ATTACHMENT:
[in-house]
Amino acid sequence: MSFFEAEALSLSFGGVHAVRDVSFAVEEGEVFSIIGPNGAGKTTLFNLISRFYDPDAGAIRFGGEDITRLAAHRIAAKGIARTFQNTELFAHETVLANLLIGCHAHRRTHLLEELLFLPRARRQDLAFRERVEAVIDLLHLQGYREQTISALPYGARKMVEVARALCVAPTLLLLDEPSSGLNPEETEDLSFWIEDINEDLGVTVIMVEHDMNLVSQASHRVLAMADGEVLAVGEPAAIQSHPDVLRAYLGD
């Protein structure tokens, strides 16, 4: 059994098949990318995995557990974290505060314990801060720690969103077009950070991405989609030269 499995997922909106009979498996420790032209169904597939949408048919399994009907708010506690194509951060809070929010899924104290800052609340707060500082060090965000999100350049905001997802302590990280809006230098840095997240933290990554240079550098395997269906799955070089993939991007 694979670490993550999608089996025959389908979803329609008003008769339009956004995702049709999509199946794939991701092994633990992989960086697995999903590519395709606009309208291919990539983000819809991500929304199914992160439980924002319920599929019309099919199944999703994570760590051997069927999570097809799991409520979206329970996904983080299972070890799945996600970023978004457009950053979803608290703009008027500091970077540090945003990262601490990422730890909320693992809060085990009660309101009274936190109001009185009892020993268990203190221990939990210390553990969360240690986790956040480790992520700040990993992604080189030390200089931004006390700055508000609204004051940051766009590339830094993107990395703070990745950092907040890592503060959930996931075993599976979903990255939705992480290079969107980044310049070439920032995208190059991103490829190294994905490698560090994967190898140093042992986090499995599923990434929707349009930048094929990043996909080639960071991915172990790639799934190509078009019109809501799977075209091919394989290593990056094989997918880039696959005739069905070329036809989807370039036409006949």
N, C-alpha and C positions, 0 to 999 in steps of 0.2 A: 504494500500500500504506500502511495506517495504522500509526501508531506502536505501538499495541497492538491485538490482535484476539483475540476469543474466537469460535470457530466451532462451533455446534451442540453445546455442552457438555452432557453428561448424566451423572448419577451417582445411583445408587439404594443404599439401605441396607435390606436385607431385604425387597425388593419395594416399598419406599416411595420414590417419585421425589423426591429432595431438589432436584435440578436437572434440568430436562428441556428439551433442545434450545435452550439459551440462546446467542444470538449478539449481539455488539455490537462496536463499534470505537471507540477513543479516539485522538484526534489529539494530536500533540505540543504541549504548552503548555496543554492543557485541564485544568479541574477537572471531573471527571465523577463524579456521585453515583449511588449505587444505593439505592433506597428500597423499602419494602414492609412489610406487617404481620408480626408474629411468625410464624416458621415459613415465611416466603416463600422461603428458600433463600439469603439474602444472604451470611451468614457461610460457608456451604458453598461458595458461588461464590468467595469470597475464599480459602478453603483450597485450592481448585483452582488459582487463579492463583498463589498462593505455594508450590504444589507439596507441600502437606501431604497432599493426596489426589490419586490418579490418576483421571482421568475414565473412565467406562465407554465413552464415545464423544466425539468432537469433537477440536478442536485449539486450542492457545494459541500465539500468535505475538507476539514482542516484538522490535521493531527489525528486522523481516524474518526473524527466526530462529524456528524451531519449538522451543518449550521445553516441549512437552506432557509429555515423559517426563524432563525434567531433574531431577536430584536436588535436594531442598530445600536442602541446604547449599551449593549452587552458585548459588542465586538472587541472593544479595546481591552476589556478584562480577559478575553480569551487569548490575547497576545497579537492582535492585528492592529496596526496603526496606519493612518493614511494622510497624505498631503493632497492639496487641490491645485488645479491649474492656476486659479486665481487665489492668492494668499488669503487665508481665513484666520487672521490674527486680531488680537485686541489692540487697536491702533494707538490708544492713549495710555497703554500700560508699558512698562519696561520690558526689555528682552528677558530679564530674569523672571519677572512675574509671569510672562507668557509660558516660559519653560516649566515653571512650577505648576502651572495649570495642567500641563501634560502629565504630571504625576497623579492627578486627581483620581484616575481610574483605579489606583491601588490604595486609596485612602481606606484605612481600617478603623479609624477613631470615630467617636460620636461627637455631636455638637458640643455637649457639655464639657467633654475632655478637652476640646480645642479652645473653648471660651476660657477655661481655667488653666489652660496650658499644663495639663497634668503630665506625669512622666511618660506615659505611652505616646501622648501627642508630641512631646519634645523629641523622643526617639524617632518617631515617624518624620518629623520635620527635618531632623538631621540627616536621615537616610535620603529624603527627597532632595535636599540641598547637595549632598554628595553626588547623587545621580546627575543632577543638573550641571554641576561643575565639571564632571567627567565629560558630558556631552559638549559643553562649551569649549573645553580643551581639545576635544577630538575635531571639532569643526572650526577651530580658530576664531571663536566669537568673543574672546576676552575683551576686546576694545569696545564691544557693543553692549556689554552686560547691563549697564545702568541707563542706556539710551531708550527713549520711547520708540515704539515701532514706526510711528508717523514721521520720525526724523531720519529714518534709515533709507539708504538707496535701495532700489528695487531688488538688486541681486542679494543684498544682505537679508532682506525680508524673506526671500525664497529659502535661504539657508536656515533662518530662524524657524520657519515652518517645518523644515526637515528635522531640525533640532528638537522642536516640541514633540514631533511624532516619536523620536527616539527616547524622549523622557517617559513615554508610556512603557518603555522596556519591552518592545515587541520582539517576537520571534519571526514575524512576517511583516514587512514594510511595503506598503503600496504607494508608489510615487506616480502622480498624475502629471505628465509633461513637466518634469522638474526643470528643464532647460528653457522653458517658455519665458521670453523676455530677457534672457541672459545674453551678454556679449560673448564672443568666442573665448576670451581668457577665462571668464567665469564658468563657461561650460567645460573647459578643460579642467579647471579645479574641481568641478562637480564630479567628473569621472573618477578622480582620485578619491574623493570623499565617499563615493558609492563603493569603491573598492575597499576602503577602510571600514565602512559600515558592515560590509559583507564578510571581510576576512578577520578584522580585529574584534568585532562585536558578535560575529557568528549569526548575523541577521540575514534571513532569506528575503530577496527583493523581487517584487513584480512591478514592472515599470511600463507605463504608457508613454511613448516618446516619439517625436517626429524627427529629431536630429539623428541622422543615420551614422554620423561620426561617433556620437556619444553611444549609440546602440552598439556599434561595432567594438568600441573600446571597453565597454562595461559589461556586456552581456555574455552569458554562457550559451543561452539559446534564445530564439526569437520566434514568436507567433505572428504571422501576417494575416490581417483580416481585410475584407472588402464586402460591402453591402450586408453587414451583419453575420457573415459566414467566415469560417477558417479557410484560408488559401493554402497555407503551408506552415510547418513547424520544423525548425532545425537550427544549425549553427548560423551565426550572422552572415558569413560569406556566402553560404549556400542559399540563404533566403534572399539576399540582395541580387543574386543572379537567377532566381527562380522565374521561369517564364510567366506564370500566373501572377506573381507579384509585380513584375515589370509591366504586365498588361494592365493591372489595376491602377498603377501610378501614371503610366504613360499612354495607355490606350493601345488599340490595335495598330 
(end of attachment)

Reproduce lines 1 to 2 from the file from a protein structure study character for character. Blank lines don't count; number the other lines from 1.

[in-house]
Amino acid sequence: MSFFEAEALSLSFGGVHAVRDVSFAVEEGEVFSIIGPNGAGKTTLFNLISRFYDPDAGAIRFGGEDITRLAAHRIAAKGIARTFQNTELFAHETVLANLLIGCHAHRRTHLLEELLFLPRARRQDLAFRERVEAVIDLLHLQGYREQTISALPYGARKMVEVARALCVAPTLLLLDEPSSGLNPEETEDLSFWIEDINEDLGVTVIMVEHDMNLVSQASHRVLAMADGEVLAVGEPAAIQSHPDVLRAYLGD